The St. Cloud school district is temporarily raising rates for substitute teachers amid a "critical labor shortage impacting the school district and Teachers on Call, [the district's] partner in sourcing substitute teachers and paraeducators," said district spokesperson Tami DeLand.

For the rest of the year, daily substitute rates will increase from $140 to $160 per day, and permanent building substitutes or retirees will earn $200 per day, up from $150 per day.

The rates are up significantly from 2019, when the basic rate in St. Cloud was $105 per day or $125 per day if substitutes completed a training on diversity, technology and special education. In 2019, retired teachers earned $135 per day.

The coalition Education Minnesota estimates the statewide average for daily substitute teacher pay is $136.

The substitute shortage is hitting districts statewide. Findings from the Minnesota Professional Educator Licensing Standards Board show 88% of districts who responded to a survey said their district is significantly affected by the shortage and 89% believe the availability of substitutes is somewhat or significantly lower than five years ago.



Spruce grouse hunters submit feathers for genetics study

The Minnesota Department of Natural Resources is encouraging late-season spruce grouse hunters in the boreal forests of northern Minnesota to submit feather samples for a genetics research project the department is conducting along with the University of Minnesota.

The study, which is in its final year, is examining how climate change will affect spruce grouse, a climate-sensitive species that relies on boreal forest habitats. Those habitats contain black spruce, jack pine and tamarack trees, which are all expected to shift northward as temperatures increase.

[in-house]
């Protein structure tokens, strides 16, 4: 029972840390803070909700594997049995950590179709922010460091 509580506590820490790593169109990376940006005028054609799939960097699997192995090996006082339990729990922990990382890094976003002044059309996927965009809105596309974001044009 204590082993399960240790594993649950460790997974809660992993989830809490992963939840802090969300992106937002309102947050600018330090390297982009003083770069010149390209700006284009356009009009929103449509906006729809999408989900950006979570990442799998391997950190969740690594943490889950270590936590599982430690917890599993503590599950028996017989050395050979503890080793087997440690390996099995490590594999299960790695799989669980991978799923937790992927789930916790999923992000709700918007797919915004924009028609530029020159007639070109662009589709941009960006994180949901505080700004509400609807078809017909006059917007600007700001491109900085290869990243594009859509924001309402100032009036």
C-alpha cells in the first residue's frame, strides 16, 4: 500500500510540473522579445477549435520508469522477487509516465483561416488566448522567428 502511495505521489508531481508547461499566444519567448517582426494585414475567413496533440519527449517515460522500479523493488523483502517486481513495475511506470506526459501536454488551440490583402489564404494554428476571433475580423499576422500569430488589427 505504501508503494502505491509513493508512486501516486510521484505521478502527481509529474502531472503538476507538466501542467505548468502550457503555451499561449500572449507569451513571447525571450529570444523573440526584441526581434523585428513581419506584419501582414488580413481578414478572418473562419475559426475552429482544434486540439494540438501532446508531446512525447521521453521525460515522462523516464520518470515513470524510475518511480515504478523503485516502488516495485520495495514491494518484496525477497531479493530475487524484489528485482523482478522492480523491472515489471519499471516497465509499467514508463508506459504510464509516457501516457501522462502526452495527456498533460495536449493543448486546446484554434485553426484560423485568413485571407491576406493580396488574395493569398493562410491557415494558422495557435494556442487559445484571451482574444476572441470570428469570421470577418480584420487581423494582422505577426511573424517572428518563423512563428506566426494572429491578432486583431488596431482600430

The study will use grouse genetics to form a baseline of data about how spruce grouse use the landscape and how that changes over time. The fragmentation of habitat can cause a species to form smaller distinct genetic groups over time.

"Hunters who enjoy pursuing these birds are critical to the success of this project and our work to conserve this species," said Charlotte Roy, a grouse research scientist for the department. "Data collection for this project is simple, but we are currently falling short of our sampling goal this year. We're hoping hunters can help us by submitting another 100 to 125 feather samples in this final year of the two-year project."

Hunters who want to assist with the project during this grouse season, which lasts through Jan. 2, should collect three to five large wing or tail feathers along with GPS coordinates of the harvest location.

Mail the feathers, GPS coordinates and the hunter's name and telephone number to Grouse Research, DNR Regional Headquarters, 1201 East Highway 2, Grand Rapids, MN, 55744.

Hunters should mail samples from each bird in separate envelopes and not mix feather samples from multiple birds.

Surveys show that hunters harvest anywhere between 7,000 and 19,000 spruce grouse annually in Minnesota. Last year, 111 individual samples were submitted for the research project.